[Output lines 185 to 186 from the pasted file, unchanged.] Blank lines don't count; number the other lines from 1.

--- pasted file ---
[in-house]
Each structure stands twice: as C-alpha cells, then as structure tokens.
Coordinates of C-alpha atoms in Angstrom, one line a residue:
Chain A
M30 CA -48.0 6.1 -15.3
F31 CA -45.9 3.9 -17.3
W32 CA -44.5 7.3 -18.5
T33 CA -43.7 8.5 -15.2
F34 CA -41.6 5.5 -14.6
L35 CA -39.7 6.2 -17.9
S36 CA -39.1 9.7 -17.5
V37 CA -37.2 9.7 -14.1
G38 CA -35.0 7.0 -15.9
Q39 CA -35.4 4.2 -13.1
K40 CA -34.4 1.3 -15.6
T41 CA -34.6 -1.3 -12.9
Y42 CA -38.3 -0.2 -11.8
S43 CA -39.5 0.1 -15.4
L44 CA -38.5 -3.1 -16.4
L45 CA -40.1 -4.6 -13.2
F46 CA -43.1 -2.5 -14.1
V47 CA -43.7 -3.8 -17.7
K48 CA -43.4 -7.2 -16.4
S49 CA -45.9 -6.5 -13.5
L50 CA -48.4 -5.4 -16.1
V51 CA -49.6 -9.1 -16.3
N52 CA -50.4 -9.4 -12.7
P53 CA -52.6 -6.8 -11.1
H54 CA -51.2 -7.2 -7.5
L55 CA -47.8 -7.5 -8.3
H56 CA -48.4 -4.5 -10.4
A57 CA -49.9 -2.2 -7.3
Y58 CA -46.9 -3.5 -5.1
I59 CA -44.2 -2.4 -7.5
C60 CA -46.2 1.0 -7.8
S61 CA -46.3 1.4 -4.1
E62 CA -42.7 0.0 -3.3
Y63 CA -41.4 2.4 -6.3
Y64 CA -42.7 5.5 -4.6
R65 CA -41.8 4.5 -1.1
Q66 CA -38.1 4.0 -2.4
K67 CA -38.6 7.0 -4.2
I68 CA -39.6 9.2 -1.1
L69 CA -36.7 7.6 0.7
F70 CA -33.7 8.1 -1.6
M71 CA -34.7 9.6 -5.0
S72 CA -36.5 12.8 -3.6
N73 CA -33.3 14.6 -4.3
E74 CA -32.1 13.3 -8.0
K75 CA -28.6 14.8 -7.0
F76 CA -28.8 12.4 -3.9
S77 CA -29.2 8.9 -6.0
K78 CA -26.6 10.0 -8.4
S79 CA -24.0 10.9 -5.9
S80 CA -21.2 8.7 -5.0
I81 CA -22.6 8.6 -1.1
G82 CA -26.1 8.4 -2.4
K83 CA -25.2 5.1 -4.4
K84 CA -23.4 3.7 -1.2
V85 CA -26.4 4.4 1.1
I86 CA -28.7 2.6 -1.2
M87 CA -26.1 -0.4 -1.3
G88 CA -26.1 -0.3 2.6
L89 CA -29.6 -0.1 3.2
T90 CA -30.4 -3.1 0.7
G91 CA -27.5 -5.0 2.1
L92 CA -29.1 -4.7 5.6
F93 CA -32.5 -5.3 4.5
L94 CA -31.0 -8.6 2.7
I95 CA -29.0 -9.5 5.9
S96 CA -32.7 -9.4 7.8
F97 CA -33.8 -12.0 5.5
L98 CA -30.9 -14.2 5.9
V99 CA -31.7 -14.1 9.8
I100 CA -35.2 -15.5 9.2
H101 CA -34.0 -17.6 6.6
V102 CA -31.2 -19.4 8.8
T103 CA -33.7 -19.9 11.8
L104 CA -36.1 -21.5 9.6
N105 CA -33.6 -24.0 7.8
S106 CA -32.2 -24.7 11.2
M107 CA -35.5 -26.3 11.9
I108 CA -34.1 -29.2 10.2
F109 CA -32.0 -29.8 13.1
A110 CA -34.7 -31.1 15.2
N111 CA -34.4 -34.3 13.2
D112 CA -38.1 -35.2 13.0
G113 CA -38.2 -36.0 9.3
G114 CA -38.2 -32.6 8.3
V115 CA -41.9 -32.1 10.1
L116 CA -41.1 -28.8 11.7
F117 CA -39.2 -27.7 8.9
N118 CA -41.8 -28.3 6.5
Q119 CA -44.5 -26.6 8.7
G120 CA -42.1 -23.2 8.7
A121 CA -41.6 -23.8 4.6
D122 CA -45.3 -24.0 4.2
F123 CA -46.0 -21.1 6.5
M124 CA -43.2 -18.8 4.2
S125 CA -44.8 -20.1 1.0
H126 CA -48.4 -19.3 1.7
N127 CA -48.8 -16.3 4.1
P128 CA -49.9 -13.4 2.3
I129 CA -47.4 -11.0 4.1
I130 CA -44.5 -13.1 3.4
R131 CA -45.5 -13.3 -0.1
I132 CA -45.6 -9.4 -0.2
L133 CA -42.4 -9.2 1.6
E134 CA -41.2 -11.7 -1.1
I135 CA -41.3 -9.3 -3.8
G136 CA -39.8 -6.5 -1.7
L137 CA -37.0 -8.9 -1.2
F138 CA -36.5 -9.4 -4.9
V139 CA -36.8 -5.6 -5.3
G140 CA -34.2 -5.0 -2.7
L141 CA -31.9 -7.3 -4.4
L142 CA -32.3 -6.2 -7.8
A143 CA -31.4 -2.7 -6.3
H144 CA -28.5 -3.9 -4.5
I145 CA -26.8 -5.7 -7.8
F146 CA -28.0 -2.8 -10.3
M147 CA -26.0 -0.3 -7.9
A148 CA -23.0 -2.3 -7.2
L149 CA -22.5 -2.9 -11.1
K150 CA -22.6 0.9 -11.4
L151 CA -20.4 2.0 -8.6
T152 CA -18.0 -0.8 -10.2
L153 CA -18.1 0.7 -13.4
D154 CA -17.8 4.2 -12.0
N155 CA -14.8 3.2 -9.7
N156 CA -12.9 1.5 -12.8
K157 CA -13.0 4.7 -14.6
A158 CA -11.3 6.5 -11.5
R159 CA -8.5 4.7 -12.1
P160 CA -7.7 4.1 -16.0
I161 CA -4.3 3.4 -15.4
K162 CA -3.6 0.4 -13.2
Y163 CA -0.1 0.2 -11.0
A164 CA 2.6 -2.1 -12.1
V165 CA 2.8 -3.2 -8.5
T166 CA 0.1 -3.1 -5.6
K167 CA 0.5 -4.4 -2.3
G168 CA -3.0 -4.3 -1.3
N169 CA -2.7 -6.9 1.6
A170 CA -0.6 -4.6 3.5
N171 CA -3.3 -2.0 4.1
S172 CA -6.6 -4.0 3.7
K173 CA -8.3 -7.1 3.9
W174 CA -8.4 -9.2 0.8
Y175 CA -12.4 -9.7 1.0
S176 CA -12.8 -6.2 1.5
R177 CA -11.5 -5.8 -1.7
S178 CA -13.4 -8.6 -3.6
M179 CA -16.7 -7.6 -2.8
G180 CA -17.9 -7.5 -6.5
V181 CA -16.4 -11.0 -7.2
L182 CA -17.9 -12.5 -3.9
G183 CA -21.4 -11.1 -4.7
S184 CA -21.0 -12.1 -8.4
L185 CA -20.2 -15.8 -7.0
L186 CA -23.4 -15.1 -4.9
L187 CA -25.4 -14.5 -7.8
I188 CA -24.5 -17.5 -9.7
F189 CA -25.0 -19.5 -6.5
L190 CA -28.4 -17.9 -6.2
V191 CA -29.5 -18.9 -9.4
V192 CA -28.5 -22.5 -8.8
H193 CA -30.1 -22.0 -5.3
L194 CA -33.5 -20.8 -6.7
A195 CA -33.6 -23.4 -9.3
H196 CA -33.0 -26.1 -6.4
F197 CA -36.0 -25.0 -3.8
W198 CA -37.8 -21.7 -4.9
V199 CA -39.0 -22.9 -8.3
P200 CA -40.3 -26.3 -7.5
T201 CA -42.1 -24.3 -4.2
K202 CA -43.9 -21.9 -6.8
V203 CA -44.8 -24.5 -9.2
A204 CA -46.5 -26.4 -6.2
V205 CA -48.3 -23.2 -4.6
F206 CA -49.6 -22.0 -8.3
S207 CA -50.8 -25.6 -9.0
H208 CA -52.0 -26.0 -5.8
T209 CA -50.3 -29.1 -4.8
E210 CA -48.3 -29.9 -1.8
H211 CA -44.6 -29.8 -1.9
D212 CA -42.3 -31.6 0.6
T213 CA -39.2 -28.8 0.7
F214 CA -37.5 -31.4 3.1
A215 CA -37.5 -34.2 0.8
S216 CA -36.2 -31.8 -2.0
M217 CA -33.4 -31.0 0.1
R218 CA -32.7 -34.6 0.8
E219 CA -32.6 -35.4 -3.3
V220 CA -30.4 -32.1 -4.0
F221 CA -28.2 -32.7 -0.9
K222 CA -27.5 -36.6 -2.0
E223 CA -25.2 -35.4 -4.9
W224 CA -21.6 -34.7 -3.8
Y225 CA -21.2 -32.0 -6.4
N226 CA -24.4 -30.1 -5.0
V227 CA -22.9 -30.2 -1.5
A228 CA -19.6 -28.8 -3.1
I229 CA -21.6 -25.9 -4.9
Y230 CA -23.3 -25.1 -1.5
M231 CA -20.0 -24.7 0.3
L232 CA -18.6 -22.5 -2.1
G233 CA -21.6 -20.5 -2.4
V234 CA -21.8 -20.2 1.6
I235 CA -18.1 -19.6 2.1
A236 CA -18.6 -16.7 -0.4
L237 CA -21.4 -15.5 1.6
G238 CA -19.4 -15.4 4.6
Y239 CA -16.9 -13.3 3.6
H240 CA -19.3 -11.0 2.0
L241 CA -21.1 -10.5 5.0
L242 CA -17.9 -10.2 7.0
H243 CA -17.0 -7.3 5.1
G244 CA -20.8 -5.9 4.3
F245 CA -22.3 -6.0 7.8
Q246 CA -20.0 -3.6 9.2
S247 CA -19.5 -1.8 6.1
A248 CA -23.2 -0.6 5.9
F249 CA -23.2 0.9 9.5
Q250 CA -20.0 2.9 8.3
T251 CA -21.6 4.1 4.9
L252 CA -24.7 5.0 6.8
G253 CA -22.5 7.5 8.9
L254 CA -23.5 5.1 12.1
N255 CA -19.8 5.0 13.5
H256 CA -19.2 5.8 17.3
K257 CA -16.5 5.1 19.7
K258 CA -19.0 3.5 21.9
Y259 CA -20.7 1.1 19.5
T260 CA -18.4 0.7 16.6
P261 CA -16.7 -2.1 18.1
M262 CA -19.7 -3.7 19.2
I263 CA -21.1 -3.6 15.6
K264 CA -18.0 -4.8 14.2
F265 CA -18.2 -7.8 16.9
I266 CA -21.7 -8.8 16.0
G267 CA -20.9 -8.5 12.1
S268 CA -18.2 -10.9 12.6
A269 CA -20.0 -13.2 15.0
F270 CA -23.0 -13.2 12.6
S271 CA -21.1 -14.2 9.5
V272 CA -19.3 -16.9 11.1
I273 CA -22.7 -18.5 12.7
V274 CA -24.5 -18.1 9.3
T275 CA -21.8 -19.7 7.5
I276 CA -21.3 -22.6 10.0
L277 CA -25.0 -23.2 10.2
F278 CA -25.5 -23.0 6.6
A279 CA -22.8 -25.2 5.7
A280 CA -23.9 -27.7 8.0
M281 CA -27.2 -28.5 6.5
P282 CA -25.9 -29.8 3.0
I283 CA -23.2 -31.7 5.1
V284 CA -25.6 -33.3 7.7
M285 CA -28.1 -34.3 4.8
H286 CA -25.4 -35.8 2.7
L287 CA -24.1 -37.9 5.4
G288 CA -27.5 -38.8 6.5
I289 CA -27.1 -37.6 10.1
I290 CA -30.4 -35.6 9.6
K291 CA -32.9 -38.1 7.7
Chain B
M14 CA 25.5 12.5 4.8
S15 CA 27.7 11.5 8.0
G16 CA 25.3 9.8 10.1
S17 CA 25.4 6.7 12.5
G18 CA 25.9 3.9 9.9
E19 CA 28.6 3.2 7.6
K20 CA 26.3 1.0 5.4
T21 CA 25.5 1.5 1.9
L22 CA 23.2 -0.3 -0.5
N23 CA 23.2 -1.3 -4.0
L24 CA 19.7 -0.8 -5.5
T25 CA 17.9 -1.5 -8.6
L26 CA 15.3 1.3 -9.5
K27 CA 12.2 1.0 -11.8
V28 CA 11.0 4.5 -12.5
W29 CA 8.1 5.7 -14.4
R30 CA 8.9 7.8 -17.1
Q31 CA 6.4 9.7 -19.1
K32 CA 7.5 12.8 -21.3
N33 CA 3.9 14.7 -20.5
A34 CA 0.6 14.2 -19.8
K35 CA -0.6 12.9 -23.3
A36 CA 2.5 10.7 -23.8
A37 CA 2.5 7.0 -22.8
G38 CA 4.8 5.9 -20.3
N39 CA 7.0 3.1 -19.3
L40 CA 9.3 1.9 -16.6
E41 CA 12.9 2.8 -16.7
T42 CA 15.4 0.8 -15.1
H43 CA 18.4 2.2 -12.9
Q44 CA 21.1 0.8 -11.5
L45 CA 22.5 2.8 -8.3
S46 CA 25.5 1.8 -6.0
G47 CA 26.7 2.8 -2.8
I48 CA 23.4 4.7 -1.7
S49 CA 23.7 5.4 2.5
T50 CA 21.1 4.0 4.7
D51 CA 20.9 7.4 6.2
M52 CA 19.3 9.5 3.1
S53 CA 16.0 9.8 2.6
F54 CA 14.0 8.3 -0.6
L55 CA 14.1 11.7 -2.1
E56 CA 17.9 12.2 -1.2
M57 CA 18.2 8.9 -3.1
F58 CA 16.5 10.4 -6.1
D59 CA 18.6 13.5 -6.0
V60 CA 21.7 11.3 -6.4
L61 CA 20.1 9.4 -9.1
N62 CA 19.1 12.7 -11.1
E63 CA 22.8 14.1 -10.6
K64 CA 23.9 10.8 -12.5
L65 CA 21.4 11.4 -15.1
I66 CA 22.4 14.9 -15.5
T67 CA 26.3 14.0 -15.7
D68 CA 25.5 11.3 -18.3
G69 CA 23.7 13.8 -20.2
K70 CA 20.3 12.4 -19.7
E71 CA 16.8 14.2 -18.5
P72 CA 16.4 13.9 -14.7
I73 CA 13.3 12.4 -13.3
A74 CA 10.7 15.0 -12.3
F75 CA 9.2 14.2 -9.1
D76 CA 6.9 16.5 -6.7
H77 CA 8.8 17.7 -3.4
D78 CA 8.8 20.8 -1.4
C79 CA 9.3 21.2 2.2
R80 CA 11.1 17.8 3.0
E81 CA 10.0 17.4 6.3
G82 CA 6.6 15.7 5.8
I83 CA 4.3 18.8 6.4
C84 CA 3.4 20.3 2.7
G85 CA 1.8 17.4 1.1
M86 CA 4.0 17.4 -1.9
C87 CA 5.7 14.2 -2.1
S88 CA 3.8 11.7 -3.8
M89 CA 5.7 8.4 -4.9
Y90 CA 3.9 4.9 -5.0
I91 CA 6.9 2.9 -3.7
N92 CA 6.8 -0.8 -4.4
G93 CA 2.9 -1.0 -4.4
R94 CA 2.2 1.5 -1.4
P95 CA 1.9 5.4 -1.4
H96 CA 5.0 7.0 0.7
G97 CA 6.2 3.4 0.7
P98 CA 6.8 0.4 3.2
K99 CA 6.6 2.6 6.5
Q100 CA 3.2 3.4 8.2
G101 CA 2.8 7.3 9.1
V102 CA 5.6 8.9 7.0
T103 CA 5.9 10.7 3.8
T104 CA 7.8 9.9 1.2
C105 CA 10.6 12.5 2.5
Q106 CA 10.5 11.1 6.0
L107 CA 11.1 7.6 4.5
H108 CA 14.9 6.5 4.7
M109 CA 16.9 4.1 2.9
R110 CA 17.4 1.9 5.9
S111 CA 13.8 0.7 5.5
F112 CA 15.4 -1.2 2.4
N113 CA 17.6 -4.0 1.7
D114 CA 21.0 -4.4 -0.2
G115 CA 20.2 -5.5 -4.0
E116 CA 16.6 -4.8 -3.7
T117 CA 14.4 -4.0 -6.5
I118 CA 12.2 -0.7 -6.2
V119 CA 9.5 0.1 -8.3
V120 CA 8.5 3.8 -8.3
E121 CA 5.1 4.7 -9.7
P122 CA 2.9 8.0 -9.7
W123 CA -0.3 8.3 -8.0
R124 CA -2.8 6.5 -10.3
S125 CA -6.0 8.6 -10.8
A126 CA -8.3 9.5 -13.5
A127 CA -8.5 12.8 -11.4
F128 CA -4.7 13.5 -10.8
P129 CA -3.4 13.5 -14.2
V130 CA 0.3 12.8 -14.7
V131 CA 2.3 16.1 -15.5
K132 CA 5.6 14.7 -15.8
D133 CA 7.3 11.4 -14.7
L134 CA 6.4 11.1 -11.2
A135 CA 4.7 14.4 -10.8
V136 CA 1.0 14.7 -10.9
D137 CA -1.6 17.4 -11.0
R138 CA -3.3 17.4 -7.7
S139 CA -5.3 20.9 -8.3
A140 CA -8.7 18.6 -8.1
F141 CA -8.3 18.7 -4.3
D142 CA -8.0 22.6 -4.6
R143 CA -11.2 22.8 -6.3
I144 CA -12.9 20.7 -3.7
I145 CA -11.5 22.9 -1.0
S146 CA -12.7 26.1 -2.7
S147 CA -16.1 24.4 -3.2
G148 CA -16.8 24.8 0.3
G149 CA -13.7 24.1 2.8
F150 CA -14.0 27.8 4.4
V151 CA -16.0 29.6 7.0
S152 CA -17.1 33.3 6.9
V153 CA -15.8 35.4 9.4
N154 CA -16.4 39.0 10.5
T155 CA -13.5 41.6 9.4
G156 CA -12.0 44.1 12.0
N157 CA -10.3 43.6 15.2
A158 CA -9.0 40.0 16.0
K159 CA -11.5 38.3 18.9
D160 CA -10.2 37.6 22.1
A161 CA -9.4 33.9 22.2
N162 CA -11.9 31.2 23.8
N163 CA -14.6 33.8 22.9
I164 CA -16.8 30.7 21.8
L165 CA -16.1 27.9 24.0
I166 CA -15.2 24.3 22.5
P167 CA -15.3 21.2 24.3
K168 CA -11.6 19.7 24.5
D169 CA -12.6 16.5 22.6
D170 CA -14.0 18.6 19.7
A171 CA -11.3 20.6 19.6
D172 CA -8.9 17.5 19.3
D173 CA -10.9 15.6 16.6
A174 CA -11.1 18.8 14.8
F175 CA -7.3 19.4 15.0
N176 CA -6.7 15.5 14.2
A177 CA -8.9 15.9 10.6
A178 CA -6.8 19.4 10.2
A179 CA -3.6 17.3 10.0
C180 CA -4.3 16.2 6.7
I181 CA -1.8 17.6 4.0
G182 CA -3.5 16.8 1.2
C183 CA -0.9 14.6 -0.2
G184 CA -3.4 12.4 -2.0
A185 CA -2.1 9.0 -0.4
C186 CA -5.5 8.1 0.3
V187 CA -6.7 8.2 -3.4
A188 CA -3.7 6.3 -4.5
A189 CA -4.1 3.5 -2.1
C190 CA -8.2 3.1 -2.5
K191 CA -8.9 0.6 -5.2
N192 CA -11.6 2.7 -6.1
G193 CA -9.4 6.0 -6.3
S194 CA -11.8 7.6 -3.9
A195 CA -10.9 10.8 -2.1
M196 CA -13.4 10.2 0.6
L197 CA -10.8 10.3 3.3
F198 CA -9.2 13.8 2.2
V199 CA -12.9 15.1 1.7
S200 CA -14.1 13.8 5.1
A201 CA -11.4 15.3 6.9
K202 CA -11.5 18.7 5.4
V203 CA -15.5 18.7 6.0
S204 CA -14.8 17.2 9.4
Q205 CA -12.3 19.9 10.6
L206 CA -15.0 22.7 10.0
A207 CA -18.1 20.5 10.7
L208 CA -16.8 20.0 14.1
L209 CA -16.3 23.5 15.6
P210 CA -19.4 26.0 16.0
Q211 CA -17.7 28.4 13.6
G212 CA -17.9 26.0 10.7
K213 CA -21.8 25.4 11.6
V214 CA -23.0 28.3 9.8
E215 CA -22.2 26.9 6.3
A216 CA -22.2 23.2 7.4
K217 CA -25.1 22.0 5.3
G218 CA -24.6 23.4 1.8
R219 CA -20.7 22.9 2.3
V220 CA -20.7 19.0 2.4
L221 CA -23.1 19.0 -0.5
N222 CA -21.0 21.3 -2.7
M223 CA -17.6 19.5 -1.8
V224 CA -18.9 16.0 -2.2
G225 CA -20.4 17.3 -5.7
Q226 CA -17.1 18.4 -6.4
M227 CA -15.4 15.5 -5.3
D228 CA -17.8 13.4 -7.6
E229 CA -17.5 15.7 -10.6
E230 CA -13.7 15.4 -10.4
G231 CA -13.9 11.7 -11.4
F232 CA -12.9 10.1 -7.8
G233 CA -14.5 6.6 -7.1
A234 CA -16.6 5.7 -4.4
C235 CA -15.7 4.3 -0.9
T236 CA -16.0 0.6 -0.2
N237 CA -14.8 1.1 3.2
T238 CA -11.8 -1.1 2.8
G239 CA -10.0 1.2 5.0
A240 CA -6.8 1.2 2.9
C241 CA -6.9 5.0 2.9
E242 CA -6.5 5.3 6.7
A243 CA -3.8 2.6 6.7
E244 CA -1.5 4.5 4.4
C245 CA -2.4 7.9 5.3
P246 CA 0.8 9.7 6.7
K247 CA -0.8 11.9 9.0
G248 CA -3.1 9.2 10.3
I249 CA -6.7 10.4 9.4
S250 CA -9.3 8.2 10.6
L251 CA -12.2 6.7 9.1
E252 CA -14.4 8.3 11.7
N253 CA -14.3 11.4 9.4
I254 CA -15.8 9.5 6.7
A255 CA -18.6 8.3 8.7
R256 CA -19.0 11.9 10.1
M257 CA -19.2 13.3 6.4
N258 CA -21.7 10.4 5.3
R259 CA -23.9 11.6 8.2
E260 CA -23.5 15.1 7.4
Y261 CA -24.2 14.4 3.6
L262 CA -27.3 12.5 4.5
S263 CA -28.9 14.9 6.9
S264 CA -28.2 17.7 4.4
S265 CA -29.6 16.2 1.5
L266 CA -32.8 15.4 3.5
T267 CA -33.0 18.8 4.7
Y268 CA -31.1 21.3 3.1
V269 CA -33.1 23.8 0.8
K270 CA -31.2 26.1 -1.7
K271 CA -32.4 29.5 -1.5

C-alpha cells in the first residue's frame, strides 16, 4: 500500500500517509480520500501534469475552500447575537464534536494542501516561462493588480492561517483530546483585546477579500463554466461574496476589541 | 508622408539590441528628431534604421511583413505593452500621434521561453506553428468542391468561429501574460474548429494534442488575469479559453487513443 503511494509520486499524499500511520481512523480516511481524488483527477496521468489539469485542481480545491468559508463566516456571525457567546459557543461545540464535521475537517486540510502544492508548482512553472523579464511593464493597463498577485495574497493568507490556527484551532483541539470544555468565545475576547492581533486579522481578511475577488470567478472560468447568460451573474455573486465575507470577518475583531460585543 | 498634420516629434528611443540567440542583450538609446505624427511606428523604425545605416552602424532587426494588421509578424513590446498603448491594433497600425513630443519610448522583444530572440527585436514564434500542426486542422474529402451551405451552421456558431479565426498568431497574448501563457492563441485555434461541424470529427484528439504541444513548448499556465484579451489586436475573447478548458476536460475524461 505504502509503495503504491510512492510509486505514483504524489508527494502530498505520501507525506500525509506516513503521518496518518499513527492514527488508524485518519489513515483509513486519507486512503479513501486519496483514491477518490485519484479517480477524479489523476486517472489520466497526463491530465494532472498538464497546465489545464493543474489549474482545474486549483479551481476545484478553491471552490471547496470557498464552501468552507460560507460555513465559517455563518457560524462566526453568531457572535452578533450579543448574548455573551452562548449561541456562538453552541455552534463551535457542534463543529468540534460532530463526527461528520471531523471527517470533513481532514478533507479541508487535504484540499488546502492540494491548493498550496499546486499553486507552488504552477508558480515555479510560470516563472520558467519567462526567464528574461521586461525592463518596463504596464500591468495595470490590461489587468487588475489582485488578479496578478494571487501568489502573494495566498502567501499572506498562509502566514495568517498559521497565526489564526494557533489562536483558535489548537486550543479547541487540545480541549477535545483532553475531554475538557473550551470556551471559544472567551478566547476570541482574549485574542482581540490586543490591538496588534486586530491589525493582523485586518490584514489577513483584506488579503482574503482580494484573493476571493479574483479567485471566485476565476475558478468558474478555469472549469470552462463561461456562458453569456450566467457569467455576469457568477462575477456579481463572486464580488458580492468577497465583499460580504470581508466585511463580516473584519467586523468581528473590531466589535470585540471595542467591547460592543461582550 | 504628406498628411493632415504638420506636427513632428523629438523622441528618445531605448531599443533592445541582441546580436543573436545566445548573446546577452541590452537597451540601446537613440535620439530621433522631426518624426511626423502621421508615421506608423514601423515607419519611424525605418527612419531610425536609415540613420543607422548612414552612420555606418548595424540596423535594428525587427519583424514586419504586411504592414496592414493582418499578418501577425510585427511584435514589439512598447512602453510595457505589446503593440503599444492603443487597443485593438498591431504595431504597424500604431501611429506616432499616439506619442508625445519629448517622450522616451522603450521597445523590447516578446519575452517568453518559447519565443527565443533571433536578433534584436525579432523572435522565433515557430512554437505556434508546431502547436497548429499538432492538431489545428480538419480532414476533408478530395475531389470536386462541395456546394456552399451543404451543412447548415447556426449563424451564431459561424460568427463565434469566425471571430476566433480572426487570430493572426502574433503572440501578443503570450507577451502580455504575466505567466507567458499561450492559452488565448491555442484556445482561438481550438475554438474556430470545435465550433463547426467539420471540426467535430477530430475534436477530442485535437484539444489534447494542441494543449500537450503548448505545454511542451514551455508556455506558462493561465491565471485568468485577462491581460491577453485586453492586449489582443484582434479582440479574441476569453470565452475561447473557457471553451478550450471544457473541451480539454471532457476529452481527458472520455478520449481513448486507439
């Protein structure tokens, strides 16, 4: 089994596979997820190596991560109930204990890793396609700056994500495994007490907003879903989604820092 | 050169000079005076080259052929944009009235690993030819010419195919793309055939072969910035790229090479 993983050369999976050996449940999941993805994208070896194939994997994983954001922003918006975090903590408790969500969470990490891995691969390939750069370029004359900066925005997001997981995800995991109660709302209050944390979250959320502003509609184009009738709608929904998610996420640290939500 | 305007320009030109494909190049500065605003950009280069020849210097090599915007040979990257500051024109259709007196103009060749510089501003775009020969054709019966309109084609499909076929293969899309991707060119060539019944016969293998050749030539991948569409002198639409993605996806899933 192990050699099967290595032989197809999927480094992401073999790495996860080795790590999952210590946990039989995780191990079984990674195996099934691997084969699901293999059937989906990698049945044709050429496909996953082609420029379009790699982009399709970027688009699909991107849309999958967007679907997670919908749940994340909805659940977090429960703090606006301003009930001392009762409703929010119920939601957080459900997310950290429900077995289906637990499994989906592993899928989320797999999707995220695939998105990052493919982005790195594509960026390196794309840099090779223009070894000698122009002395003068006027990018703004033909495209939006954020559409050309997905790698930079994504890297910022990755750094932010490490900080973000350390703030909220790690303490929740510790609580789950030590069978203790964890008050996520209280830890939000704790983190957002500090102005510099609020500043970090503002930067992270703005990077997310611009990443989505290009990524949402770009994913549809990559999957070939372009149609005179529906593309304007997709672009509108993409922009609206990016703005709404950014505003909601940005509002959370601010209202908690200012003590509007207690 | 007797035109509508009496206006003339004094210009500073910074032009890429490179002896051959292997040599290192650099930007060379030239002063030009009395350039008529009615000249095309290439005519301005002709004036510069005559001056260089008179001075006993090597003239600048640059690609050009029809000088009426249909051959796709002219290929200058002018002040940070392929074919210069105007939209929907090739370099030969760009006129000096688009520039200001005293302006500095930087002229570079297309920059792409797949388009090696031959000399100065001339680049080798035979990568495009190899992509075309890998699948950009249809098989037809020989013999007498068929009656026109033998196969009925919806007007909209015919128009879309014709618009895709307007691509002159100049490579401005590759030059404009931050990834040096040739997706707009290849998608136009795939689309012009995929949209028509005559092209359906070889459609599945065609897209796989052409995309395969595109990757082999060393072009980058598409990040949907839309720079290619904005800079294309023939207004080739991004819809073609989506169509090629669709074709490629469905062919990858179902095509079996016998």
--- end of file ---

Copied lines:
E210 CA -48.3 -29.9 -1.8
H211 CA -44.6 -29.8 -1.9